Some years back our young priest thought it a good idea to take some youngsters, aged between 16 and 20 from under-privileged families, for a day out in the forest at the edge of town. The idea was to go out on Saturday, have a picnic lunch and return early evening about 5 o’clock in time for evening Mass.
Somehow, he managed to convince me and a few other adults to go with him and help with supervision and also to provide transport there and back.
We arrived at the forest at about 9 in the morning and we parked our cars on the edge of the forest. Everyone was excited and well prepared. They all carried haversacks filled with all sorts of picnic foods and drinks, and cameras, binoculars and all kind of other things that are considered necessary for a day out in the forest. They were all dressed appropriately of course. Shorts were the order of the day and big thick boots and hats. Even the young priest did away with his white collar and wore a multi-coloured open necked shirt and a large hat.
I wore an old pair of khaki short trousers I use when gardening and I brought with me my large cowboy-type hat; the one with the large feather. I had an open necked shirt, so no need for the turquoise bow tie with pink flowers!
I brought with me some sandwiches and small drink in a plastic bag, and most important of all six large bars of chocolate. You need chocolates when out for a long walk; it helps keep your sugar levels well under control if you get tired. Six bars should be enough so I can share them around with the rest of the group.
To save me carrying the chocolates in the bag I put them in the back pockets of my khaki shorts. Three bars in each back pocket. They fitted perfectly.
They all moved eagerly ahead into the forest with the priest leading the way and a few adults interspersed every now and then. I chose to be the last one in the long queue of people, which would give me an opportunity to stop and take a rest every now and then. I’m not into long walks, especially in the forest.
On and on they walked and they sang as they walked. “Sing Halleluiah to the Lord … Our God reigns … Seek ye first the Kingdom of God …” and several other hymns led by the priest at the front and echoed by the rest all the way back to me.
Pleasant it was. But tiring too! Where exactly were we heading? Searching for Dr Livingston or the treasures of the Inca?
It was getting hot … very hot under a punishing sun which you don’t often get around here. Even the feather in my hat was the worst for wear.
After what seemed miles of walking I felt a trickle down my legs. I stopped and to my horror discovered that the six bars of chocolates had melted soaking my short trousers and dripping away leaving a tell-tale track of brown behind me.
I felt my face go red as panic set in.
What am I to do? I pulled out the empty wrappers of chocolates from my pockets, for that is all that was left … empty wrappers. Each bar was 600 grams; so that’s more than three kilos of chocolates melted down my pants and on my legs with embarrassing visual results that would be almost impossible to explain away.
I tried to wipe as much as possible with my handkerchief which soon became soaked anyway and of no use. I hid the handkerchief under some leaves and forest debris. No point in putting it back in my pocket is there?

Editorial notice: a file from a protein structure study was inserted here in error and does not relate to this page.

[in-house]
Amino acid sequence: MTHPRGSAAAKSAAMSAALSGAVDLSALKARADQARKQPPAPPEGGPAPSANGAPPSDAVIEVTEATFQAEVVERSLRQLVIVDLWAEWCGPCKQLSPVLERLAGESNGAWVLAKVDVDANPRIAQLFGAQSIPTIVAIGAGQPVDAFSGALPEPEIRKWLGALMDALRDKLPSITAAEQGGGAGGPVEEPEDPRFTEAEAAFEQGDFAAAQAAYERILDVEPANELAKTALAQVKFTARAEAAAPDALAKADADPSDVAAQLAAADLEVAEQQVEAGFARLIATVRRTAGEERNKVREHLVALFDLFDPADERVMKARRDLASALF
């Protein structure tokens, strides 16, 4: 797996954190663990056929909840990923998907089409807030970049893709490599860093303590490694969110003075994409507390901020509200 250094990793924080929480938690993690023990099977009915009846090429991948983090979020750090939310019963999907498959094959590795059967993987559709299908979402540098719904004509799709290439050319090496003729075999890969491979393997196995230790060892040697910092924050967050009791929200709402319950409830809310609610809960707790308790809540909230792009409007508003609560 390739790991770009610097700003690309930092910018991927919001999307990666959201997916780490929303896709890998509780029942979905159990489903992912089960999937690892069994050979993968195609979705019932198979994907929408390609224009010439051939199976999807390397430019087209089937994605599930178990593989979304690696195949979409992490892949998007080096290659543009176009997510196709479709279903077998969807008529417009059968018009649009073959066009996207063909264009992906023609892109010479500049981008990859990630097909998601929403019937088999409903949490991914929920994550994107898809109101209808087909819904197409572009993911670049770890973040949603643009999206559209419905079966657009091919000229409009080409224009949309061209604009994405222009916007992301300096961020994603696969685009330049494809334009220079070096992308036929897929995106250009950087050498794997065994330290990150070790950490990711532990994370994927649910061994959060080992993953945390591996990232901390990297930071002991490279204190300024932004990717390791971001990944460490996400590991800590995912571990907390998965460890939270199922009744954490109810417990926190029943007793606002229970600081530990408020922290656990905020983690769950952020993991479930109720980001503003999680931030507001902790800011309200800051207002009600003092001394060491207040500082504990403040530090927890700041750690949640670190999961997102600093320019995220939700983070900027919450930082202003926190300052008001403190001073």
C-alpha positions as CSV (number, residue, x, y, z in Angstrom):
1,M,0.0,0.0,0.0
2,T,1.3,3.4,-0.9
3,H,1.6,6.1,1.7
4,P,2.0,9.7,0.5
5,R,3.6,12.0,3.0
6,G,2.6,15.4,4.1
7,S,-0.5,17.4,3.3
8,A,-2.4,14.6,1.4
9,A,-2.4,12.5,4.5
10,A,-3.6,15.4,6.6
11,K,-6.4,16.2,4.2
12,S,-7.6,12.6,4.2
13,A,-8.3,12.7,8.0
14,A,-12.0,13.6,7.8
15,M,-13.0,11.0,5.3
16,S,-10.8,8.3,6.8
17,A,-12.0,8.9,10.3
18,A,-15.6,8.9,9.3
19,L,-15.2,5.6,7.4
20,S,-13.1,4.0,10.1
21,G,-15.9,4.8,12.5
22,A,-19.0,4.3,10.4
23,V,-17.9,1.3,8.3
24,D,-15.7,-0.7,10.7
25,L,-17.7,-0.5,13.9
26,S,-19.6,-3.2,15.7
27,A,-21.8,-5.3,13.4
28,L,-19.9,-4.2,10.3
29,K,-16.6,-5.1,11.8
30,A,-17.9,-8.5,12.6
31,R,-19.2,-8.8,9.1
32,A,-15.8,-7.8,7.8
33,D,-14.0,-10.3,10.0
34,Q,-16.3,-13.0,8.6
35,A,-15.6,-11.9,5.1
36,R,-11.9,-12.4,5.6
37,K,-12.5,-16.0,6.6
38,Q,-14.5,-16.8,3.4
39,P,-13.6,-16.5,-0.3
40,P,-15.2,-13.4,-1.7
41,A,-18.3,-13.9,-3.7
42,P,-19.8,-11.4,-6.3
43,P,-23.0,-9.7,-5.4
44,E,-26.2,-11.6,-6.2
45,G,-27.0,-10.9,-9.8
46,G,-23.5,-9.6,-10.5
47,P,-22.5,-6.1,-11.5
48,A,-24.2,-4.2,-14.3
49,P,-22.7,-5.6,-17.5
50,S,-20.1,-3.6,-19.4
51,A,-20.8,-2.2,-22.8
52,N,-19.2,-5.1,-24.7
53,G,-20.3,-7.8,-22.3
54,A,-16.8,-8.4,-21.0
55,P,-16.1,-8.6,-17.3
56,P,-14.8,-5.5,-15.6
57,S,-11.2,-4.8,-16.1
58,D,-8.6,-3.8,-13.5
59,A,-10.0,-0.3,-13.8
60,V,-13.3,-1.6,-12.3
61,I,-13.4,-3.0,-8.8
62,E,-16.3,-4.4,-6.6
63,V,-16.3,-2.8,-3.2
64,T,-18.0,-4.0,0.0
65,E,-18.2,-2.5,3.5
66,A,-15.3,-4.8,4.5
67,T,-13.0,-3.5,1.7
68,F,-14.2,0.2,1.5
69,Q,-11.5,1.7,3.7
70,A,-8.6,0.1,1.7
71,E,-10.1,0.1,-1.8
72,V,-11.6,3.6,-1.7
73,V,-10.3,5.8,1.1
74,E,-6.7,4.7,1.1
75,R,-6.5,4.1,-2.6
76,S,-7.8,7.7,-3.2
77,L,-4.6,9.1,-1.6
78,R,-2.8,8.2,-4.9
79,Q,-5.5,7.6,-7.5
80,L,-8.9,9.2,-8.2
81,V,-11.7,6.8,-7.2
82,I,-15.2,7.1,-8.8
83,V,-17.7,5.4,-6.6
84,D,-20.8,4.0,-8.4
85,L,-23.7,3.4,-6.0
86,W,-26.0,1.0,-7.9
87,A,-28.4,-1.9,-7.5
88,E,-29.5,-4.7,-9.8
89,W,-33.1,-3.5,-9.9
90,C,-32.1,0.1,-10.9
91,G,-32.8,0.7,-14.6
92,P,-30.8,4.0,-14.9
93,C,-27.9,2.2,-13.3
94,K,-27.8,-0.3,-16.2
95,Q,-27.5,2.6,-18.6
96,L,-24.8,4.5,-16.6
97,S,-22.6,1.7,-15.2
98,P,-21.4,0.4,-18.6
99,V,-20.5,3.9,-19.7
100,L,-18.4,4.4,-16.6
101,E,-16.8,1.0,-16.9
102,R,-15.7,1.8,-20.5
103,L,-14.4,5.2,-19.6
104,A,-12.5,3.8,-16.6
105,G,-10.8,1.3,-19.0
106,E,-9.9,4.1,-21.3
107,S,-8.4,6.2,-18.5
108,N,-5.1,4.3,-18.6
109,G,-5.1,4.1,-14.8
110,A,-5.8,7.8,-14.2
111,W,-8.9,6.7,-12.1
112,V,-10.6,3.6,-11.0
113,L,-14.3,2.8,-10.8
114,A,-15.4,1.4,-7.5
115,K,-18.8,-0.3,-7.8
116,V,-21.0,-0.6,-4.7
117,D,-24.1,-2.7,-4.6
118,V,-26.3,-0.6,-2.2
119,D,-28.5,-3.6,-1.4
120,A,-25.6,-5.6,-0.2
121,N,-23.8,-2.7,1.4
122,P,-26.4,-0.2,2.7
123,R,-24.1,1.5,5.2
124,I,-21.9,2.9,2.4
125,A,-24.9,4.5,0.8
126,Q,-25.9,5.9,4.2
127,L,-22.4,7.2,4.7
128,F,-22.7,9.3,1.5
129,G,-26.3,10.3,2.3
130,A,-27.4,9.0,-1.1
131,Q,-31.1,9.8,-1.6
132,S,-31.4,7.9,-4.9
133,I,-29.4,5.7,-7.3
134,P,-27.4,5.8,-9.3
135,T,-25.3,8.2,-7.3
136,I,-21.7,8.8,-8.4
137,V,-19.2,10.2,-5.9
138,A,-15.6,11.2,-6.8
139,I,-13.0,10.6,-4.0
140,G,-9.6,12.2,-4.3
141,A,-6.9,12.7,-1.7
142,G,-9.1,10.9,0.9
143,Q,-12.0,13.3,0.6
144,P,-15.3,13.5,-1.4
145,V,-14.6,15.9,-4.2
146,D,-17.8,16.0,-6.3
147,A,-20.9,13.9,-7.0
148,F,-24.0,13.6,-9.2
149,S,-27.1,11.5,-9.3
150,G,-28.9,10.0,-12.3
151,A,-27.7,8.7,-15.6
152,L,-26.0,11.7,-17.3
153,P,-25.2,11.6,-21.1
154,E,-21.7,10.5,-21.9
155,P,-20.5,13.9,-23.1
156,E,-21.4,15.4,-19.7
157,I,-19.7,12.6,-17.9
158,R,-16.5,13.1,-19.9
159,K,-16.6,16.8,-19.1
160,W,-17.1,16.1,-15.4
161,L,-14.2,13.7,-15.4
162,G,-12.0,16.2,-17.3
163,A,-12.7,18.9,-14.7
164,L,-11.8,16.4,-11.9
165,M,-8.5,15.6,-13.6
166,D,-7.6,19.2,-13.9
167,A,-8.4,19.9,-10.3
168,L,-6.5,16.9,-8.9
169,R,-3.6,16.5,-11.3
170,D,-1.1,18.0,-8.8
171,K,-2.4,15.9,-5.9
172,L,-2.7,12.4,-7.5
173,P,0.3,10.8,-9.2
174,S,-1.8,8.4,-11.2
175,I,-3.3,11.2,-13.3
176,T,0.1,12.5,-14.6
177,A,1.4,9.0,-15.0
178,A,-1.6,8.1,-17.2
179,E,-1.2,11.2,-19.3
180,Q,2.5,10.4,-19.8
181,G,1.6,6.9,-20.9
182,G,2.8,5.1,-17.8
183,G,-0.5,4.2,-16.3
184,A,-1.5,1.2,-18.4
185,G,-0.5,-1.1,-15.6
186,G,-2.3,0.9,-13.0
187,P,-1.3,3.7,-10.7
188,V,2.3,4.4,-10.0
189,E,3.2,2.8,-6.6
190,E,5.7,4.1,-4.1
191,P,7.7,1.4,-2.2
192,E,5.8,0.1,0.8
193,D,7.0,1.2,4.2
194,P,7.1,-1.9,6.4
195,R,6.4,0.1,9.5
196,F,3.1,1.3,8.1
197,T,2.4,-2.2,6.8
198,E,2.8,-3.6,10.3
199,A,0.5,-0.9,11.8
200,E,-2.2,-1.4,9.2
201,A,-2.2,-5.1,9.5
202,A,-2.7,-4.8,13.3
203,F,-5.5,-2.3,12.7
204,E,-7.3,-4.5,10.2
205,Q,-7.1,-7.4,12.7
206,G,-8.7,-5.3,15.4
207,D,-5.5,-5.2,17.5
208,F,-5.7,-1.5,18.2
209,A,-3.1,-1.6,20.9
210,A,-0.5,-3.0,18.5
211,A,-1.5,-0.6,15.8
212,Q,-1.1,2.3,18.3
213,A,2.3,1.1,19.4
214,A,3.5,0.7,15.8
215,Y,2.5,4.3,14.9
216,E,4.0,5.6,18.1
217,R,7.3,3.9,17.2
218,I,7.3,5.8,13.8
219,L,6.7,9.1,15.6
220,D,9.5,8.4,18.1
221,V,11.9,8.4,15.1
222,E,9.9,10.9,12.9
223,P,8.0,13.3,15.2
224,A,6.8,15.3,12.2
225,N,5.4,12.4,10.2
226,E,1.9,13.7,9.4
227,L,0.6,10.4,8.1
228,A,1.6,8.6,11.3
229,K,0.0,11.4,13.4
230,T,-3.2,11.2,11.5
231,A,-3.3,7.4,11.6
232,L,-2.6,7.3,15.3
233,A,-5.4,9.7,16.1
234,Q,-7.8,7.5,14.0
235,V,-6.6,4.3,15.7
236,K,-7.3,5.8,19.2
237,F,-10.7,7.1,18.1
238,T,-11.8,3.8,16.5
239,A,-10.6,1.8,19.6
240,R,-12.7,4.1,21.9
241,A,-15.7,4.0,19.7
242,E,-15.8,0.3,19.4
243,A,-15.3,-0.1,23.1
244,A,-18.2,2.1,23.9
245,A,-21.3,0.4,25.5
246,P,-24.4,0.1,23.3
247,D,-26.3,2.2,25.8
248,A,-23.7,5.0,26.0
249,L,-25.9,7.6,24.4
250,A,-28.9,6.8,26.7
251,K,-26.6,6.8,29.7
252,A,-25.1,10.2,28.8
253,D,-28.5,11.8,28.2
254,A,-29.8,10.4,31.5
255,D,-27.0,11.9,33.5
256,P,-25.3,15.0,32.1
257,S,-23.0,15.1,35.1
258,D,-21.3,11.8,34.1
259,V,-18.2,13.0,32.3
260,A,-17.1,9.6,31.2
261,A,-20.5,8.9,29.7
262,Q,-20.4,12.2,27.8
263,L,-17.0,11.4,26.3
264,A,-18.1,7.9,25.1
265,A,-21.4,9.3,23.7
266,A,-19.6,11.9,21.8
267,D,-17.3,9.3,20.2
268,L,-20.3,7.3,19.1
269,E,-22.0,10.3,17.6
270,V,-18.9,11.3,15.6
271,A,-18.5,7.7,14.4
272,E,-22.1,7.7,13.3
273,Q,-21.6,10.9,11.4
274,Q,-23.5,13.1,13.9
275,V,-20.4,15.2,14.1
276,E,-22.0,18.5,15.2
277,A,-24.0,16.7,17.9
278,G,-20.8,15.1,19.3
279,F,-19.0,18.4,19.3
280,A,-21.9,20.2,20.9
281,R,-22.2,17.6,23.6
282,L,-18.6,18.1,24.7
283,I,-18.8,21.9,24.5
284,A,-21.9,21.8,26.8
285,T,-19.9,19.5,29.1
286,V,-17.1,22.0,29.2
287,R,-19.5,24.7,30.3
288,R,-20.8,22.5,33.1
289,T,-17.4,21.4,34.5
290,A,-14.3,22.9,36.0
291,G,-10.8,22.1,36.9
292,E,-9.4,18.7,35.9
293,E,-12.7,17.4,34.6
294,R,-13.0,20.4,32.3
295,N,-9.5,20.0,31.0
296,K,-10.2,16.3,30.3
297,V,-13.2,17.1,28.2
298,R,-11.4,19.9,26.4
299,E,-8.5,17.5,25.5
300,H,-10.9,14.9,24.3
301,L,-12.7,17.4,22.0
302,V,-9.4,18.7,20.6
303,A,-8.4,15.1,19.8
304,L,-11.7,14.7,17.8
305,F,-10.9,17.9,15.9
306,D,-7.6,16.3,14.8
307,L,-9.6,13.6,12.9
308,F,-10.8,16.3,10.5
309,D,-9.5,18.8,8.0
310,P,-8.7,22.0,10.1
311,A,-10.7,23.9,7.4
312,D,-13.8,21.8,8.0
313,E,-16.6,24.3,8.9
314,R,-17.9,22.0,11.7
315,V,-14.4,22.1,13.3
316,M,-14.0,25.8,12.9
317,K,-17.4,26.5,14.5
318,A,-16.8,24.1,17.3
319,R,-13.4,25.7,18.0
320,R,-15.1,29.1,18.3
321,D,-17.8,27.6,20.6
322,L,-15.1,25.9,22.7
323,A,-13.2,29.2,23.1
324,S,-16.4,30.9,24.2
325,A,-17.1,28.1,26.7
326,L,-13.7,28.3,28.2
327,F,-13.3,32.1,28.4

I scraped as much of the chocolate off my legs but they still looked embarrassingly brown, as indeed was the back of my trousers.
I could see the rest of the gang well away in the distance. I must catch up with them if I’m not to get lost.
I took off my jacket and wrapped it round my waist by the sleeves just like trendy people do when they pretend they are hot. Well … I was hot all right … with embarrassment, panic and fear of getting lost.
I hurried and caught up with the rest of the team just as they were settling down in the woods for a picnic lunch.
I whistled nonchalantly as I arrived and sat on a log some distance away so as not to over-power them with the sweet aroma of melted chocolate.
The young priest said “Grace” and they all started eating their picnics.
Now, why is it when things go wrong for me they continue to go wrong?
As I sat there considering how best to hide my situation for the rest of the day I heard an ominous buzz around me. I’d inadvertently sat on a wasps nest in a hollow in the tree trunk I was on.
Now … they have the whole forest in which to nest … why choose this particular tree trunk?
Pretty soon I was up on my feet and dancing in a panic, tapping on my buttocks and legs as I did so.
Wasps up your short trousers are no fun I tell you.
Everyone stopped eating and turned to me wondering what I was up to. Then they realized and a few adults came to my rescue shooing away the wasps with their hats and napkins.
Once the wasps had gone a pleasant young lady helper offered me her chair and the young priest got me a drink of white wine from his haversack to calm my nerves.
The young lady saw me shivering and said I was in shock. I should take the jacket off my waist and wear it to keep warm.
Well … I could hardly do that? Could I?
The sight of my chocolate stained brown trousers would have sent her into shock as well!
I sat there calmly for the rest of the day and until it was time to go home.
Needless to say, I did not join them to Saturday evening Mass but drove straight home for a quick shower and change of clothing.
I hate chocolates. I hate picnics. And I hate forests. Wasps too!
EXCERPT FROM MY MEMOIRS
"AS I QUOTE MYSELF"
"AS I QUOTE MYSELF"